- The Magic of Reading by April Qu
- Dream the Impossible by Sparsh Shah
- What Adults Can Learn From Children by Adora Svitak
- Why Friends Mean Happiness by Evya Dusetzina
- A 12-Year-Old App Developer by Thomas Suarez
- Finding the Heart of Bullying by Haley Roa
- Diversity and Inclusion by Maryam Elassor
TED Talks can be a great way to get a quick and motivational boost. Over the years, TED Talks by kids have also become popular. Speakers as young as 7-years-old to teenagers have delivered some hugely impactful speeches.
Listening to these extraordinary kids talk about the issues that impact them through their personal experiences, can help you gain insightful knowledge on parenting.
Adults often struggle or forget to listen to children. These TED Talks by kids are a way to cultivate that habit. Children are also more likely to get inspired by the stories of these speakers. Unlike adult speakers, child speakers are more relatable and trustworthy for children. ✊
At Gostudent we curated a list of TED Talks by kids to inspire you and your children. These speakers come from a diverse range of age and nationality.
From creating confidence, kindness and purpose, to happiness and digital creativity, these kid speakers explore topics that will help you and your child thrive.
#1 The Magic of Reading by April Qu
It’s a truth universally acknowledged that reading has tremendous benefits for the wellbeing of both adults and children. Yet in this digital age, devices provide so many distractions that the magic of reading is often forgotten. 📕
In this talk, 11-year-old April Qu, eloquently describes the numerous ways reading has enriched her life. Perhaps the most profound message of the video is when Qu says – “Freedom to read and freedom to choose what to read is one of the best gifts my mother gave me.”👌
Coming from this young girl, this message lets you know the transformative power of encouraging children to read.
In the video, Qu marvels at the way reading transport her to lands unknown leads her to experience adventure and takes her away from the monotony of everyday life. For Qu, reading isn’t just about living in fantasy but has also helped her form meaningful friendships as she discusses the themes and characters of her books with her peers. Qu also passionately relates the way in which her favourite authors have inspired her to become a writer herself.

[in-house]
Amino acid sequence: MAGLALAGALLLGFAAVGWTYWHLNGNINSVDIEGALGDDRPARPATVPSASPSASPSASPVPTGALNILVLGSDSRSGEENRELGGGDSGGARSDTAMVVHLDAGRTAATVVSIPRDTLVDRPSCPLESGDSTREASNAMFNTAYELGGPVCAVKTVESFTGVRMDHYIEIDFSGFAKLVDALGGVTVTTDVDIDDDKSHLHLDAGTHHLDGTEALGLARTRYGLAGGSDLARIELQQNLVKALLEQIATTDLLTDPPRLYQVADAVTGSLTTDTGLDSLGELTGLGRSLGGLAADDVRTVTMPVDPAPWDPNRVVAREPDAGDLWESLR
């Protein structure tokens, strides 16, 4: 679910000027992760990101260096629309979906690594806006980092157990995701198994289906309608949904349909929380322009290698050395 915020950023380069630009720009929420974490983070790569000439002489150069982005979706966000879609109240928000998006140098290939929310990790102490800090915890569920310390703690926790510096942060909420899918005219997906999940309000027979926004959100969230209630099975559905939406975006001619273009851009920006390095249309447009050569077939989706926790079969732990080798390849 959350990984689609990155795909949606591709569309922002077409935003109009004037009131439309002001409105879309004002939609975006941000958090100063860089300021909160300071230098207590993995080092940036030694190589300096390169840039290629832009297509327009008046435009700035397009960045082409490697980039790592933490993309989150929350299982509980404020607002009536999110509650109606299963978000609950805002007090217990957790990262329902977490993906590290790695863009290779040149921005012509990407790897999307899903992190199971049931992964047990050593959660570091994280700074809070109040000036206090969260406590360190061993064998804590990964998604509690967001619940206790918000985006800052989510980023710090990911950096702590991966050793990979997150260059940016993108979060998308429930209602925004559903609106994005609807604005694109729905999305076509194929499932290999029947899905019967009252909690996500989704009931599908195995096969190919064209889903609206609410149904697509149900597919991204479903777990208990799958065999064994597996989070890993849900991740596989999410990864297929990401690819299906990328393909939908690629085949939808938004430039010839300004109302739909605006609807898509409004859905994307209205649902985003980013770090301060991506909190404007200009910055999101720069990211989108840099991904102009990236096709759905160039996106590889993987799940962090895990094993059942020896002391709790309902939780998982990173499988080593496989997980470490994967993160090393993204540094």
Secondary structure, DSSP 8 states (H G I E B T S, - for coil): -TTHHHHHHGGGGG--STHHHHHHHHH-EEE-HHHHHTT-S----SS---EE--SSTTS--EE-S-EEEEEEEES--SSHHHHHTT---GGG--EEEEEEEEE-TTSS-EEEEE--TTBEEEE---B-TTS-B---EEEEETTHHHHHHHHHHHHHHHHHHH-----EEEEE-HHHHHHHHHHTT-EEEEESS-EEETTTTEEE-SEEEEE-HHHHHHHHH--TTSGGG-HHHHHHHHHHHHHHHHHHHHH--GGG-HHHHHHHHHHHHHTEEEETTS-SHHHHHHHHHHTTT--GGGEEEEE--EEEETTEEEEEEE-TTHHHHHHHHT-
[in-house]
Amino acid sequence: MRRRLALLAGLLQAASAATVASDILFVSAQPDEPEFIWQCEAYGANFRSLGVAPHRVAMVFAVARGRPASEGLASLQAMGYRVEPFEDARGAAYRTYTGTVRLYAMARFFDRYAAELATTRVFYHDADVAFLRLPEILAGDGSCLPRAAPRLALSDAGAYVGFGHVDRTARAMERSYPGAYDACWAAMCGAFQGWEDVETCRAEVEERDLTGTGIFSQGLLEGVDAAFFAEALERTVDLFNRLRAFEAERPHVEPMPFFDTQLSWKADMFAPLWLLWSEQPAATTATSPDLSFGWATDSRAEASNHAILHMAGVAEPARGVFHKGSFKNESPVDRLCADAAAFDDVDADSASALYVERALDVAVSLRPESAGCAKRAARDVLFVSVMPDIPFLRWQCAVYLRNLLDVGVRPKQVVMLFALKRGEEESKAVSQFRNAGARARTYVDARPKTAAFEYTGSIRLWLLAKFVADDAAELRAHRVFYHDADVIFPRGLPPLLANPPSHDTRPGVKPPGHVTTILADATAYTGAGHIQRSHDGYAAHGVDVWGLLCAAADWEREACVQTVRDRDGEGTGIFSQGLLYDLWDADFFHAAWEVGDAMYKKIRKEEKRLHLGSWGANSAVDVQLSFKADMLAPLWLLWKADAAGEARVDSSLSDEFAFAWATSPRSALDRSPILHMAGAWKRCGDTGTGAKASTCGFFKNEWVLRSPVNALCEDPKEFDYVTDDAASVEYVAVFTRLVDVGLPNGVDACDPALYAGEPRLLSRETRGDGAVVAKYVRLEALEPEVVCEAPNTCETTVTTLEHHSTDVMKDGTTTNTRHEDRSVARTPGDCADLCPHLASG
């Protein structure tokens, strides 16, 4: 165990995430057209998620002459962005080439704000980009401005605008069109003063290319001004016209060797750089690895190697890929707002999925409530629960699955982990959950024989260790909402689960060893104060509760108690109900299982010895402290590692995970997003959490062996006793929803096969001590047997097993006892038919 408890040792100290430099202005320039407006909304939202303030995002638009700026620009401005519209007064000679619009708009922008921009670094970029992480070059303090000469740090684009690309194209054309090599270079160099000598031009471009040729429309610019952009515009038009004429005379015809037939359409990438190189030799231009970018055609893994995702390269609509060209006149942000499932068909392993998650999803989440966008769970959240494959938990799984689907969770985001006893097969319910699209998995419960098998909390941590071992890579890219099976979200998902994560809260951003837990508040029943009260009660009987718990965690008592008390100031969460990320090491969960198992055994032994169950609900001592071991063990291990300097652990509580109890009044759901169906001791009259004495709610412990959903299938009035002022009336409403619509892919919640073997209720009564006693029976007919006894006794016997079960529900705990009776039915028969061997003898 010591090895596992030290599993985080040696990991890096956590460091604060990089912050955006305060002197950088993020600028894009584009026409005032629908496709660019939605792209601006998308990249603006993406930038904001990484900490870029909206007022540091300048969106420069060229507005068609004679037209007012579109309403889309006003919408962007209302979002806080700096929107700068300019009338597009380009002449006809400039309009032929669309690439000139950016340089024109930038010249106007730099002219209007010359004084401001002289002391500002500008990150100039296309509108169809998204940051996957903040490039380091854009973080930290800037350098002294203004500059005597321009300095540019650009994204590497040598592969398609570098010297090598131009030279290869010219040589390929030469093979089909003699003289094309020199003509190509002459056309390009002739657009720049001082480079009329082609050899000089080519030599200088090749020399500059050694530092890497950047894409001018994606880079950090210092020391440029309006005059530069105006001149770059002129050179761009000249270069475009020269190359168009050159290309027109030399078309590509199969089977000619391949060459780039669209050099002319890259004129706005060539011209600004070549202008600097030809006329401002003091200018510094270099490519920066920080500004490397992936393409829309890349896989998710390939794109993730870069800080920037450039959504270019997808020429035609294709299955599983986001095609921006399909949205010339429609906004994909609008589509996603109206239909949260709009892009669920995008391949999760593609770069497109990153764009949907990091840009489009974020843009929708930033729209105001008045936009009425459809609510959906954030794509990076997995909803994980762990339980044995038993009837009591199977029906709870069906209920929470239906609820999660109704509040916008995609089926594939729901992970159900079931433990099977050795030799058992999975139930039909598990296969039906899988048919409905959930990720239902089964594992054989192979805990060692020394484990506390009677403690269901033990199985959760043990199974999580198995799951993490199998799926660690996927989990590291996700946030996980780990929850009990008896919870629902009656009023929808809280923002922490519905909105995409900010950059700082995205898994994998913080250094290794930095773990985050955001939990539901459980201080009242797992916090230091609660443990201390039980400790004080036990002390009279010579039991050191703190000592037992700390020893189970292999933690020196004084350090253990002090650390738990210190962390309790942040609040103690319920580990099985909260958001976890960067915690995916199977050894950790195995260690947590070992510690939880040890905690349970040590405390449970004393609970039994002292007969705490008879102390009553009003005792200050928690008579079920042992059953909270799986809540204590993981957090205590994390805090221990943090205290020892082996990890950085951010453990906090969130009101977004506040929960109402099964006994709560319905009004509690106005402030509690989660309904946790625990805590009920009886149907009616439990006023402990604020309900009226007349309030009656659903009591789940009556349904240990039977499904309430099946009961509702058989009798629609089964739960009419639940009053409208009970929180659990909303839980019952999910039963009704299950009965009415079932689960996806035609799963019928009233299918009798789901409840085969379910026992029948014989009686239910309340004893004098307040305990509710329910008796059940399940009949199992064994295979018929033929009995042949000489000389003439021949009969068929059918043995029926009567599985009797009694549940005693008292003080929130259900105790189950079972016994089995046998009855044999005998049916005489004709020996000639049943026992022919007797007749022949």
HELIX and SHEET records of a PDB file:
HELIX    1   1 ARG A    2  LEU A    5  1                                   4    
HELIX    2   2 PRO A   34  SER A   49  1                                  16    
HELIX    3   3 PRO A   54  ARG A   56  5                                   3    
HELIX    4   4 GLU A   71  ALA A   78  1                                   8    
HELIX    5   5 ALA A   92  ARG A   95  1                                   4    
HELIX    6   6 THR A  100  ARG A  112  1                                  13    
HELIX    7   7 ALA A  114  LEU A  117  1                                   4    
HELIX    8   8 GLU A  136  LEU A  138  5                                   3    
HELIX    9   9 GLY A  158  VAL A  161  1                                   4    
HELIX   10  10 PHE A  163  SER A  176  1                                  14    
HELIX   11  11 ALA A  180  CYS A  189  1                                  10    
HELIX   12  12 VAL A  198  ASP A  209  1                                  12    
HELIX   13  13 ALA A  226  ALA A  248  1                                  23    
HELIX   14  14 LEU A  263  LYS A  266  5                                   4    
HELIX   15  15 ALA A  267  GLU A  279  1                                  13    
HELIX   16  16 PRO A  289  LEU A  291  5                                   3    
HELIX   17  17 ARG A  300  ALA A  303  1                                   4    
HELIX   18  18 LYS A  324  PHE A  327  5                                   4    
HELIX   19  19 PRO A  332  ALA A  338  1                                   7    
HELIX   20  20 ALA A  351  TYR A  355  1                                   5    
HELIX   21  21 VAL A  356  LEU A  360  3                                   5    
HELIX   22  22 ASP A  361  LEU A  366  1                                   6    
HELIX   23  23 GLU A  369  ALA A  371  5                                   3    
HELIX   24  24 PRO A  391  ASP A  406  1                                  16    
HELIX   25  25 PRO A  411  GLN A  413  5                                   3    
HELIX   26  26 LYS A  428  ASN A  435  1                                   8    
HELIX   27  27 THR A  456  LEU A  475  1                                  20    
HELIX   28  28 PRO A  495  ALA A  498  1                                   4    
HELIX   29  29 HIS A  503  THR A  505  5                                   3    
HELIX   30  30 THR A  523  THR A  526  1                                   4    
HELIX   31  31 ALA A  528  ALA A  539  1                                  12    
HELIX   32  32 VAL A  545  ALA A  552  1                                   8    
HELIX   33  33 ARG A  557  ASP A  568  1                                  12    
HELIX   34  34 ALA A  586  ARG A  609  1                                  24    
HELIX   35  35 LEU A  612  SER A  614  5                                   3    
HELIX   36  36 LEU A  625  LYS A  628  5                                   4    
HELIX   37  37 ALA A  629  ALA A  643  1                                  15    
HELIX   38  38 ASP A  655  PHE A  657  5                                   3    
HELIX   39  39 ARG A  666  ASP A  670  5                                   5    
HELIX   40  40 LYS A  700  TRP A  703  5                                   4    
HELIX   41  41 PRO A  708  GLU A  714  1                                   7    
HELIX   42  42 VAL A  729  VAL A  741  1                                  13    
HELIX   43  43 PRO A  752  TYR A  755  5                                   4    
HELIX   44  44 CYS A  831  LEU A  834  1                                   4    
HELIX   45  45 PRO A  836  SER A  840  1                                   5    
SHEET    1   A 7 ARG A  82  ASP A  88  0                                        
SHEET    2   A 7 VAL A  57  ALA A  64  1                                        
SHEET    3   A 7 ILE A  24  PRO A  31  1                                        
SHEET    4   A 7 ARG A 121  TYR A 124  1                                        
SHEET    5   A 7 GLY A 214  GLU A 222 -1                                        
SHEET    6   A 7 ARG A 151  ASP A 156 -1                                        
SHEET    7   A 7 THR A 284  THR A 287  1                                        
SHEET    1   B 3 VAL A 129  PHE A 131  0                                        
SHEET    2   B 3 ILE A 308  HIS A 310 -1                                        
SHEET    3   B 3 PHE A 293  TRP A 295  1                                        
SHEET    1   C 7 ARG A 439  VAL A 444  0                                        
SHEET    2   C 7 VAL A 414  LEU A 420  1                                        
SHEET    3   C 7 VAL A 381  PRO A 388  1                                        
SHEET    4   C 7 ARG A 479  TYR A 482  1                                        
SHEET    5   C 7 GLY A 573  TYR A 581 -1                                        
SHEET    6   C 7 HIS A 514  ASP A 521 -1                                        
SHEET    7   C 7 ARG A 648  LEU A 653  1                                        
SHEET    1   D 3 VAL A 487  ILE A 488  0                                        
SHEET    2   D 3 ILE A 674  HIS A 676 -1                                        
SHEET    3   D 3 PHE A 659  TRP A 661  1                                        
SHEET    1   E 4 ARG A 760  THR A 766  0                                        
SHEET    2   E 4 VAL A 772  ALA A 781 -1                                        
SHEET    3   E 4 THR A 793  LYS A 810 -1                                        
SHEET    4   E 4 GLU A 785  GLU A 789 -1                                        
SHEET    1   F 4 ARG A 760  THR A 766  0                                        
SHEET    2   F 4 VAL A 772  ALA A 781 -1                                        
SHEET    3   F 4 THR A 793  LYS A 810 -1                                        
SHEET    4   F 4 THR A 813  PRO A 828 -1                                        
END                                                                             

If your child is struggling to get hooked on reading, this talk will surely give them the motivation to read more.
#2 Dream the Impossible by Sparsh Shah
This talk by Indian American Sparsh Shah is one of extraordinary resilience. He begins with his story of fighting osteogenesis, a rare incurable genetic disease of the bone. The doctors pronounced that he’d only live a day or two. While he proved them wrong, through the 13 years of his life Shah suffered over 130 fractures. Making his bones so fragile that he will always be wheelchair-bound. Yet mere survival is not Shah’s inspirational story. Despite his difficult health condition, he paves his way to lead a life of purpose and passion. 💪
As he puts it in this TED Talk by Kids– “making the impossible, I-Am-Possible.”
Encouraged by his parents, Shah describes his journey of pursuing music, which led him to pioneer a fusion genre of Indian classical music and American hip hop, known as ‘Ragarap’. Now a YouTube sensation, Shah aspires to win a Grammy one day.
Through his TED Talk, an energetic Shah motivates his audience by laying out the roadmap that led him to both success and happiness. Those building blocks are – find your passion, never holding back, community service and dreaming big.
This video is sure to inspire both you and your child to face even some of the seemingly biggest challenges in your life with a fearless mindset. 👊
#3 What Adults Can Learn From Children by Adora Svitak
In this talk, Washington-based preteen Adora Svitak explores the underrated benefits of adults learning from children. For her the biggest lesson that adults can learn from kids is “the audacity to imagine and push the boundary for possibility.” 💫
Svitak explains that what allows kids to dream big is that unlike adults they aren’t held back by the fear of failure. Through research and real-world examples Svitak explains how kids have many valuable lessons to share with adults. For Svitak, “learning between grown-ups and kids should be reciprocal.”
You probably might agree that this is a rare occurrence. Svitak explains that the lack of trust and many times constant control parents have on kids, prevents mutual learning. Through her own personal experience, she explains how having faith in your child’s abilities and instincts can help both parents and children lead a happy life.
#4 Why Friends Mean Happiness by Evya Dusetzina
Evya Dusetzina, emphasises the importance of friends. Through research and her own life experiences she describes how strong friends can help both adults and kids lead longer and happier lives.